Since its founding in 1994, Amazon has gone from an online bookstore to an online everything store--and along the way, it has completely changed the way we do business on the internet. Amazon’s success comes down not only to its innovative sales and commerce strategies, but also to the mindset of Jeff Bezos, the company's founder, president, and CEO. Bezos’s approach to work and success have made Amazon’s meteoric rise possible.
1. Regret Nothing
Bezos founded Amazon after leaving a vice president position at investment firm D.E. Shaw & Co. It’s tough to leave behind a financially secure, high-powered post like that one. But Bezos claims that he tried to imagine himself decades in the future, looking back on his life: He wanted to be in a position where he would regret nothing. Jumping ship to start a new Web-based company at a moment when the internet’s future was still uncertain was a huge risk--but one Bezos knew he had to take it. "I knew that if I didn’t try this," he told Time magazine, "I would regret it. And that would be inescapable." Bezos calls this attitude his "regret minimization framework." Now that Amazon is one of the top companies in the world, it’s clear that Bezos’s risk-taking and regret-avoidance paid off!
2. Play the Long Game
In the early days of Amazon, Bezos warned investors that the company was years away from turning a profit. And this was on purpose: In 1997, he told Inc.: "We’re going to be unprofitable for a long time. And that’s our strategy." Bezos was playing the long game. The company was growing quickly in the late 1990s, developing new customer-service strategies and, as some argued, burning through cash. But Bezos’s willingness to put it all on the line paid off in 2003, when Amazon earned its first full-year profit. Bezos’s vision included recognizing that things wouldn’t always be easy, and that to become profitable, you have to work your way there--which involves envisioning and playing the long game.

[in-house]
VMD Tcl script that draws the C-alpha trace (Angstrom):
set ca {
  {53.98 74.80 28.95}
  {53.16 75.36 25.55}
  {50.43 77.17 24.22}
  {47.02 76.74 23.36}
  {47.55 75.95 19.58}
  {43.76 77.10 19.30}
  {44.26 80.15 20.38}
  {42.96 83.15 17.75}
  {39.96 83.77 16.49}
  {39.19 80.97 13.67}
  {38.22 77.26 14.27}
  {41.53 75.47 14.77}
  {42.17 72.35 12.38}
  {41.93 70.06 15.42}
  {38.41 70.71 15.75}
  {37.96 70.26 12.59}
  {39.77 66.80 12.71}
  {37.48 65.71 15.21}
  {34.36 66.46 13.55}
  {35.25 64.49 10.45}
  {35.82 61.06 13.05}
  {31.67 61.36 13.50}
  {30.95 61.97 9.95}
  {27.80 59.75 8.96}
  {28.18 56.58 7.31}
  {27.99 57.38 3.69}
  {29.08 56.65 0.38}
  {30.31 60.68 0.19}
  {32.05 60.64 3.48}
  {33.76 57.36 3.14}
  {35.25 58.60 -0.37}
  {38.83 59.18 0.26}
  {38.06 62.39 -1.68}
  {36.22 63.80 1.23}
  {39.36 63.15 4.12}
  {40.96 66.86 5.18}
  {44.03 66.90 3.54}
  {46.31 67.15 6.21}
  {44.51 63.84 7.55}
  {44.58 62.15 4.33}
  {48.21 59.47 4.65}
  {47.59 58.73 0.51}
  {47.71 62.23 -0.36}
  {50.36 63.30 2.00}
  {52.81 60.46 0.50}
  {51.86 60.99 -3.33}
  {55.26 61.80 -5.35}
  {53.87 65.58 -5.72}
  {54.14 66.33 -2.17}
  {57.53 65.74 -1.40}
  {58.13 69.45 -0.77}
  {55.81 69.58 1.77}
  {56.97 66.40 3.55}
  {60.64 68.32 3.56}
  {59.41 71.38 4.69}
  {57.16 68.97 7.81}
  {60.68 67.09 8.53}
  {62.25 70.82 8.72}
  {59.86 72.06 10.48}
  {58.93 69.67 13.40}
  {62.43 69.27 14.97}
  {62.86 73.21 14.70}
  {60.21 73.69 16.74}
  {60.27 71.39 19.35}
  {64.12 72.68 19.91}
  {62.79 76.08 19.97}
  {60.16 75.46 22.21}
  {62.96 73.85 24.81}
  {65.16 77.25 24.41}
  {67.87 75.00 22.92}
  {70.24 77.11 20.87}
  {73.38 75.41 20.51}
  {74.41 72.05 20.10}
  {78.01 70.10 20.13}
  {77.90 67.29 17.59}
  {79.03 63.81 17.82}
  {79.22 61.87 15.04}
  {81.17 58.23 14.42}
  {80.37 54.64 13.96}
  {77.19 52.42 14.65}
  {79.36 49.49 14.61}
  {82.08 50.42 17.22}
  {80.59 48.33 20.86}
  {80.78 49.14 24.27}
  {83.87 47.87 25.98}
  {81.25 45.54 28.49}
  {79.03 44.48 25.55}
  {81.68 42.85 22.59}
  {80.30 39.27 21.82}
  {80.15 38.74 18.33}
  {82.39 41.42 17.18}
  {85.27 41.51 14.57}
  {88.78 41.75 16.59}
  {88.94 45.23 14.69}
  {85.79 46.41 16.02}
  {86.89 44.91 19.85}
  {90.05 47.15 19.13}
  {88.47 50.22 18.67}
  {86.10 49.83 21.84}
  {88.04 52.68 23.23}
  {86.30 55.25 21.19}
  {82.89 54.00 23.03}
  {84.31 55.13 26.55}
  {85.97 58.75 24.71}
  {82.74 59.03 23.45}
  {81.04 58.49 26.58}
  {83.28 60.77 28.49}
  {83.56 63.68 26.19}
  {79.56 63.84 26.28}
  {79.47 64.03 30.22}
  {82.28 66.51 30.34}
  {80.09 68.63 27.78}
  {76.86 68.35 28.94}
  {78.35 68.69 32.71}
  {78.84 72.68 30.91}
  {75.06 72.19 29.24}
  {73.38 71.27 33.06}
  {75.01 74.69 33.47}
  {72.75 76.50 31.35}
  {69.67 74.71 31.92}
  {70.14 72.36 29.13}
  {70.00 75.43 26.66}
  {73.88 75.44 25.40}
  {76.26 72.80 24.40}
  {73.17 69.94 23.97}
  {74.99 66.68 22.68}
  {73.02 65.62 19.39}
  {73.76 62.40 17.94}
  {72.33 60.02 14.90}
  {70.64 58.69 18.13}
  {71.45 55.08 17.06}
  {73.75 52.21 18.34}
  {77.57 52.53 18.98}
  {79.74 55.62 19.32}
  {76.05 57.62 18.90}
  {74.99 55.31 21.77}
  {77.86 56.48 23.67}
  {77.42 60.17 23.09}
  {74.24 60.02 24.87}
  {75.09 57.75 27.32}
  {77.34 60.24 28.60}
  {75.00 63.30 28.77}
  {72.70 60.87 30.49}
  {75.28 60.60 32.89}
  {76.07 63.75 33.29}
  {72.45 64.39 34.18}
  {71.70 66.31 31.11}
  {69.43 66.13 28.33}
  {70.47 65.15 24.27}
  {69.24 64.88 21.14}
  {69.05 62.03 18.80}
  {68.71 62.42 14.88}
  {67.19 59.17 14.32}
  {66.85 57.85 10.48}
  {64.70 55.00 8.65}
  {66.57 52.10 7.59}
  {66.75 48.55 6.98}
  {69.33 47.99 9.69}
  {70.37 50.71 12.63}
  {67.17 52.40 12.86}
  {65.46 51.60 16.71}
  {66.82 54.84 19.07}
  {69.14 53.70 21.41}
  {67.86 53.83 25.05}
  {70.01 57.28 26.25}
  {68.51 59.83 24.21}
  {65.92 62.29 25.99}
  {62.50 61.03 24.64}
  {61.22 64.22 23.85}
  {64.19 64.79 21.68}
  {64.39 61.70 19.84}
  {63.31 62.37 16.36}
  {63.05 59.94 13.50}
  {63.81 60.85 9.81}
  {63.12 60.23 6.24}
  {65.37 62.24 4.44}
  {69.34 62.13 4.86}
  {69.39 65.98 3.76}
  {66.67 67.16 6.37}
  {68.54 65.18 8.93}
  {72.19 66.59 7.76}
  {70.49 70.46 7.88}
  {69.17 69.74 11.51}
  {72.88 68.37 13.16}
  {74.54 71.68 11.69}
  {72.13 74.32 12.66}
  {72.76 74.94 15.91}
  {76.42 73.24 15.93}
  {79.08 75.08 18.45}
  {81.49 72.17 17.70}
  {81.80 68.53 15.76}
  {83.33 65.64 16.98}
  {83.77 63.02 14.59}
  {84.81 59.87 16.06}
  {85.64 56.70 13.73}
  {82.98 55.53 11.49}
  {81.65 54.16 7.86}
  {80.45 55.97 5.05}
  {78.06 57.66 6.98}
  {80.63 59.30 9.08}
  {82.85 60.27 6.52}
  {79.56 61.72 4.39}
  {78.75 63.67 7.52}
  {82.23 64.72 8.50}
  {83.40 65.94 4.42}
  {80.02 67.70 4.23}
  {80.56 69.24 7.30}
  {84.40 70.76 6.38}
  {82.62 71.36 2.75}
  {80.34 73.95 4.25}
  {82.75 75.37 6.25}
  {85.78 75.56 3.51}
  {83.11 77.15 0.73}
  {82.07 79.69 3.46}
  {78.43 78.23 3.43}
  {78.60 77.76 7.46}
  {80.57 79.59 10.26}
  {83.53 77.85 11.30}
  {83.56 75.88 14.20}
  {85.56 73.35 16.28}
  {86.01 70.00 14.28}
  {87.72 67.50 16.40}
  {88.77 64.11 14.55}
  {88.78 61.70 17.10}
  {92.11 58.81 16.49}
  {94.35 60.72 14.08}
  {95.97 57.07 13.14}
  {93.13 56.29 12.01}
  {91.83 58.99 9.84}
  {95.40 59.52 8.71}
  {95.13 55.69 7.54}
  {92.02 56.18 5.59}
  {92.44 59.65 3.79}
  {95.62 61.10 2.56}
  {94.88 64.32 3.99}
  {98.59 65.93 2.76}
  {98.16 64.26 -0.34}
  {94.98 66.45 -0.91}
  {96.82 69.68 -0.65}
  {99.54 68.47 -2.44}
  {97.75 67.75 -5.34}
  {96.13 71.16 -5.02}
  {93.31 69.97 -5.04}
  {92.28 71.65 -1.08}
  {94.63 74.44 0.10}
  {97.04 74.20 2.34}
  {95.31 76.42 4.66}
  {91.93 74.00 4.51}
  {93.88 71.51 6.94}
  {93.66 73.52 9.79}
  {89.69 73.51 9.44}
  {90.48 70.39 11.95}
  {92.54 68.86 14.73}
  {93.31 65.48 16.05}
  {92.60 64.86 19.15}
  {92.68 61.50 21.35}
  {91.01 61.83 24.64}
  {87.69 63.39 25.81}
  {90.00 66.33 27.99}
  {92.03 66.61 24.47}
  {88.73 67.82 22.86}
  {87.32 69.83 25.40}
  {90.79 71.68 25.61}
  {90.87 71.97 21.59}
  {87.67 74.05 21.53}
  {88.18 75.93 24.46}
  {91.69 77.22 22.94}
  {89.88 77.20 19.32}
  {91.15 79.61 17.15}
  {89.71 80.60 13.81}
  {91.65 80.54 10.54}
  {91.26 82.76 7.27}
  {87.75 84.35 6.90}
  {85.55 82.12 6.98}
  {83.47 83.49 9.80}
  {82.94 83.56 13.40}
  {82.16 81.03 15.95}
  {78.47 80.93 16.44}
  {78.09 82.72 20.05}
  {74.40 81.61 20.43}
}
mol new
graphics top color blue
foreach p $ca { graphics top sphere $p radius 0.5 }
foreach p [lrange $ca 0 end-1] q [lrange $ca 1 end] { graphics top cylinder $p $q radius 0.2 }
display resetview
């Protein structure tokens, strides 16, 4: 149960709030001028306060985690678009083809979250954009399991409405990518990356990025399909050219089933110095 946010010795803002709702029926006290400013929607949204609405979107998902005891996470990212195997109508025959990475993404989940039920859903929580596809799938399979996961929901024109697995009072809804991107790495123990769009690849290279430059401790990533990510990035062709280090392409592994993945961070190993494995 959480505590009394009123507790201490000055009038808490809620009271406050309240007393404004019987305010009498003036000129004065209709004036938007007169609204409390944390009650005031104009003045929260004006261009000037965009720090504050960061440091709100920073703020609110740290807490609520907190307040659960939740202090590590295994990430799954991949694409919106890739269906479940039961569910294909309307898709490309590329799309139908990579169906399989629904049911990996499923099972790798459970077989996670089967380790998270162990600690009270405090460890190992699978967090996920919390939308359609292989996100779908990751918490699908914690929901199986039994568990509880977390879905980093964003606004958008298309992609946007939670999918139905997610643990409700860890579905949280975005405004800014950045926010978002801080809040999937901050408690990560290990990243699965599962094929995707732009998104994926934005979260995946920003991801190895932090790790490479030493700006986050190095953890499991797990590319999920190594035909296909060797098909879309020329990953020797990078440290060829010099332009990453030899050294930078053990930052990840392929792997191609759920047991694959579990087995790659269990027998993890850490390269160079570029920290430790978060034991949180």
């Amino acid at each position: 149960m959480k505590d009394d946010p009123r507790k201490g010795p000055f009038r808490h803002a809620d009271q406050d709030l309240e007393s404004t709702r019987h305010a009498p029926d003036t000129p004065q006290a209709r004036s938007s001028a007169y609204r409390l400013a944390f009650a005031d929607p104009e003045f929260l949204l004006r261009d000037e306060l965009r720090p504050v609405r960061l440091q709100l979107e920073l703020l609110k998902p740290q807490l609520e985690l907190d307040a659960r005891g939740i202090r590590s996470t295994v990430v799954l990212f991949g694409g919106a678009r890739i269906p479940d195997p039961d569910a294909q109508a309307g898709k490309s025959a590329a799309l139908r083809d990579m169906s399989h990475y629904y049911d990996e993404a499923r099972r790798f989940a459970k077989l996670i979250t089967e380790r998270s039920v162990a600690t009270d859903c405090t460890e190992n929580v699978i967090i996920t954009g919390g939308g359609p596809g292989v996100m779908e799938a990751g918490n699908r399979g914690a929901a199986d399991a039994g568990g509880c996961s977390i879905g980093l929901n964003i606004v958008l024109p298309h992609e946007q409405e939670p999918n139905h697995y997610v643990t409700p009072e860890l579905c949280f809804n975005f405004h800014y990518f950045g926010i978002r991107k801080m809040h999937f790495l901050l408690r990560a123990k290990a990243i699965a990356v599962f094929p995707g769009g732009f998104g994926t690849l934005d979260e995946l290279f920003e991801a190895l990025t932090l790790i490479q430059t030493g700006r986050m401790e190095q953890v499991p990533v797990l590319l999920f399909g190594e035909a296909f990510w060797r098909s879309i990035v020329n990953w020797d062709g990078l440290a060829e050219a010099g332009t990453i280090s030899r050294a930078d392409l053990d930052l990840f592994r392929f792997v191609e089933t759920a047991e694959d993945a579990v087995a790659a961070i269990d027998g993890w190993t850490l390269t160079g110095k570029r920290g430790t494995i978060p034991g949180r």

3. Start Narrow, Then Diversify
Today, Amazon sells just about everything, from books and movies to clothing and groceries. And with Amazon Prime and Amazon Studios, it’s getting into the media production game. But Amazon started out selling one thing and one thing only: books. Book sales were Amazon’s proving ground. Bezos envisioned them as the first step towards creating the "everything store" that he envisioned. This strategy--starting with one specific product and building a strong e-commerce system around it before diversifying--let Bezos slowly turn Amazon into an e-commerce giant.
4. If You Want to Be Innovative, Prepare to Fail
Amazon is one of the world’s biggest retailers, and it has made online shopping a normal part of our everyday lives. But Bezos founded the company in 1994, when online commerce was new and its future uncertain. Bezos himself didn’t expect the company to succeed. In fact, he told Time that he had a warning for his first investors: "I think there’s a 70 percent chance you’re going to lose all your money, so don’t invest unless you can afford to lose it." It was only by taking a huge financial and career risk that Bezos was able to get Amazon off the ground. It goes to show that, if you want to be innovative, it means taking risks. As Bezos puts it "That’s actually a very liberating expectation, expecting to fail."
Luckily for Amazon, and for anyone who shops online, while Bezos expected to fail, his mindset led to unprecedented success.